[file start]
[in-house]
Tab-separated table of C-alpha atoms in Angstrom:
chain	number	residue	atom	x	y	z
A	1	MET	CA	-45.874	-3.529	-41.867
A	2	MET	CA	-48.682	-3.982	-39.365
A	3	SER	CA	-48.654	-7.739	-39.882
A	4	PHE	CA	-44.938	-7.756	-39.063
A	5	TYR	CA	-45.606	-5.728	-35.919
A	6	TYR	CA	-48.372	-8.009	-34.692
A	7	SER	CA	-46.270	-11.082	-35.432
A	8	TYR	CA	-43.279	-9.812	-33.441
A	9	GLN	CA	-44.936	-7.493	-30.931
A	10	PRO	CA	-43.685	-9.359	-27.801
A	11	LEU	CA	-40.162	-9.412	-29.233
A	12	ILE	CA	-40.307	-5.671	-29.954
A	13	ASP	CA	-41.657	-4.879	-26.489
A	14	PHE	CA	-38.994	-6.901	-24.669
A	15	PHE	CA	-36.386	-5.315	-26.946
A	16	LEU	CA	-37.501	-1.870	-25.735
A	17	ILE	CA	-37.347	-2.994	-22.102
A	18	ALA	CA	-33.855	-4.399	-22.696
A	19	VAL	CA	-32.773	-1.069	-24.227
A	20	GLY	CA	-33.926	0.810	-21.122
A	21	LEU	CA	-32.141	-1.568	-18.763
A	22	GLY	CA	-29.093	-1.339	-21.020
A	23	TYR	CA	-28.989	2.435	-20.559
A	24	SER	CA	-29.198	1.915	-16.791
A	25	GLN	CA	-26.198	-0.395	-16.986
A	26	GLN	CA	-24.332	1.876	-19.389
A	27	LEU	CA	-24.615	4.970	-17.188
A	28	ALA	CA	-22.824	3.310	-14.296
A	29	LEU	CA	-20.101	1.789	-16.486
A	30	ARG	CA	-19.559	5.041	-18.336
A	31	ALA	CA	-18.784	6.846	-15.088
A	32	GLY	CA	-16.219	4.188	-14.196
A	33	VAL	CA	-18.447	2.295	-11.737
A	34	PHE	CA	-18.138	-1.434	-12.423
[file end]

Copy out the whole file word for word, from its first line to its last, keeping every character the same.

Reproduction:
[in-house]
Tab-separated table of C-alpha atoms in Angstrom:
chain	number	residue	atom	x	y	z
A	1	MET	CA	-45.874	-3.529	-41.867
A	2	MET	CA	-48.682	-3.982	-39.365
A	3	SER	CA	-48.654	-7.739	-39.882
A	4	PHE	CA	-44.938	-7.756	-39.063
A	5	TYR	CA	-45.606	-5.728	-35.919
A	6	TYR	CA	-48.372	-8.009	-34.692
A	7	SER	CA	-46.270	-11.082	-35.432
A	8	TYR	CA	-43.279	-9.812	-33.441
A	9	GLN	CA	-44.936	-7.493	-30.931
A	10	PRO	CA	-43.685	-9.359	-27.801
A	11	LEU	CA	-40.162	-9.412	-29.233
A	12	ILE	CA	-40.307	-5.671	-29.954
A	13	ASP	CA	-41.657	-4.879	-26.489
A	14	PHE	CA	-38.994	-6.901	-24.669
A	15	PHE	CA	-36.386	-5.315	-26.946
A	16	LEU	CA	-37.501	-1.870	-25.735
A	17	ILE	CA	-37.347	-2.994	-22.102
A	18	ALA	CA	-33.855	-4.399	-22.696
A	19	VAL	CA	-32.773	-1.069	-24.227
A	20	GLY	CA	-33.926	0.810	-21.122
A	21	LEU	CA	-32.141	-1.568	-18.763
A	22	GLY	CA	-29.093	-1.339	-21.020
A	23	TYR	CA	-28.989	2.435	-20.559
A	24	SER	CA	-29.198	1.915	-16.791
A	25	GLN	CA	-26.198	-0.395	-16.986
A	26	GLN	CA	-24.332	1.876	-19.389
A	27	LEU	CA	-24.615	4.970	-17.188
A	28	ALA	CA	-22.824	3.310	-14.296
A	29	LEU	CA	-20.101	1.789	-16.486
A	30	ARG	CA	-19.559	5.041	-18.336
A	31	ALA	CA	-18.784	6.846	-15.088
A	32	GLY	CA	-16.219	4.188	-14.196
A	33	VAL	CA	-18.447	2.295	-11.737
A	34	PHE	CA	-18.138	-1.434	-12.423